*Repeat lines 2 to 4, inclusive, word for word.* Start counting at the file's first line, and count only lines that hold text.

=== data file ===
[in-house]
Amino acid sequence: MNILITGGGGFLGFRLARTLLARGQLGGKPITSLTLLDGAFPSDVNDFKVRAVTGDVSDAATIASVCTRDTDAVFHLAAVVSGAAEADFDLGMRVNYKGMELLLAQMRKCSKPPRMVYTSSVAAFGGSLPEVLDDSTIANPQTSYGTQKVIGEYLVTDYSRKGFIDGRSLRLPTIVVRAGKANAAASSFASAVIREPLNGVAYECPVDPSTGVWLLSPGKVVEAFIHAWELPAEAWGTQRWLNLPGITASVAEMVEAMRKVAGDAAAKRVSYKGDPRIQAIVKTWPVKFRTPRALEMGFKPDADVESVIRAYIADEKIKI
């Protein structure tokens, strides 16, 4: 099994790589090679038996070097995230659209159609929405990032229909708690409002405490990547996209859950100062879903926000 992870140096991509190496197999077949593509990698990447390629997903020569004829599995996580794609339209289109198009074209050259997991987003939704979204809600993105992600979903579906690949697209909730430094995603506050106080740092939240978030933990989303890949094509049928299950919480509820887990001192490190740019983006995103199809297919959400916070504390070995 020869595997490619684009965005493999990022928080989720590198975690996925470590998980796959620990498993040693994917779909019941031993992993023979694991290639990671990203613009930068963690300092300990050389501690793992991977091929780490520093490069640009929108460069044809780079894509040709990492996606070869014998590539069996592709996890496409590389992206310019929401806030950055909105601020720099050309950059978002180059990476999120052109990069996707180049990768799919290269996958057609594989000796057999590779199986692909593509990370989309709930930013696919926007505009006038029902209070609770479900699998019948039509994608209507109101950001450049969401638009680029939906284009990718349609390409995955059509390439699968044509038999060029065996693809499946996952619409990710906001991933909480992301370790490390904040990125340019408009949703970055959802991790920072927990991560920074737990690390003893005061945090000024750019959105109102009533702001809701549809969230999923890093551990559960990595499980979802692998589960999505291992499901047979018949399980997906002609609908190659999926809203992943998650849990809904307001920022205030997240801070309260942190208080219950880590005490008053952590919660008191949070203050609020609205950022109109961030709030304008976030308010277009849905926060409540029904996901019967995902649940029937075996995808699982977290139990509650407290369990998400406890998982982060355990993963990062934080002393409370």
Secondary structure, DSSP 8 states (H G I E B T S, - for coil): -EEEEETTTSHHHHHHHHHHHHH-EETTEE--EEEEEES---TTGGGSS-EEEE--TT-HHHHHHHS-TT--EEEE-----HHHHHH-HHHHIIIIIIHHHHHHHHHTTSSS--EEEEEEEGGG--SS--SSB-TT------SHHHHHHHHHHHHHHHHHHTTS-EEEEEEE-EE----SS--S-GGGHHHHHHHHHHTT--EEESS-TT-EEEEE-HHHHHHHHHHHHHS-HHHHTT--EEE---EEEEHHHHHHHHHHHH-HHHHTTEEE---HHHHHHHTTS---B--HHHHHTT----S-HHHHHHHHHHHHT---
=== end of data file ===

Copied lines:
Amino acid sequence: MNILITGGGGFLGFRLARTLLARGQLGGKPITSLTLLDGAFPSDVNDFKVRAVTGDVSDAATIASVCTRDTDAVFHLAAVVSGAAEADFDLGMRVNYKGMELLLAQMRKCSKPPRMVYTSSVAAFGGSLPEVLDDSTIANPQTSYGTQKVIGEYLVTDYSRKGFIDGRSLRLPTIVVRAGKANAAASSFASAVIREPLNGVAYECPVDPSTGVWLLSPGKVVEAFIHAWELPAEAWGTQRWLNLPGITASVAEMVEAMRKVAGDAAAKRVSYKGDPRIQAIVKTWPVKFRTPRALEMGFKPDADVESVIRAYIADEKIKI
């Protein structure tokens, strides 16, 4: 099994790589090679038996070097995230659209159609929405990032229909708690409002405490990547996209859950100062879903926000 992870140096991509190496197999077949593509990698990447390629997903020569004829599995996580794609339209289109198009074209050259997991987003939704979204809600993105992600979903579906690949697209909730430094995603506050106080740092939240978030933990989303890949094509049928299950919480509820887990001192490190740019983006995103199809297919959400916070504390070995 020869595997490619684009965005493999990022928080989720590198975690996925470590998980796959620990498993040693994917779909019941031993992993023979694991290639990671990203613009930068963690300092300990050389501690793992991977091929780490520093490069640009929108460069044809780079894509040709990492996606070869014998590539069996592709996890496409590389992206310019929401806030950055909105601020720099050309950059978002180059990476999120052109990069996707180049990768799919290269996958057609594989000796057999590779199986692909593509990370989309709930930013696919926007505009006038029902209070609770479900699998019948039509994608209507109101950001450049969401638009680029939906284009990718349609390409995955059509390439699968044509038999060029065996693809499946996952619409990710906001991933909480992301370790490390904040990125340019408009949703970055959802991790920072927990991560920074737990690390003893005061945090000024750019959105109102009533702001809701549809969230999923890093551990559960990595499980979802692998589960999505291992499901047979018949399980997906002609609908190659999926809203992943998650849990809904307001920022205030997240801070309260942190208080219950880590005490008053952590919660008191949070203050609020609205950022109109961030709030304008976030308010277009849905926060409540029904996901019967995902649940029937075996995808699982977290139990509650407290369990998400406890998982982060355990993963990062934080002393409370």
Secondary structure, DSSP 8 states (H G I E B T S, - for coil): -EEEEETTTSHHHHHHHHHHHHH-EETTEE--EEEEEES---TTGGGSS-EEEE--TT-HHHHHHHS-TT--EEEE-----HHHHHH-HHHHIIIIIIHHHHHHHHHTTSSS--EEEEEEEGGG--SS--SSB-TT------SHHHHHHHHHHHHHHHHHHTTS-EEEEEEE-EE----SS--S-GGGHHHHHHHHHHTT--EEESS-TT-EEEEE-HHHHHHHHHHHHHS-HHHHTT--EEE---EEEEHHHHHHHHHHHH-HHHHTTEEE---HHHHHHHTTS---B--HHHHHTT----S-HHHHHHHHHHHHT---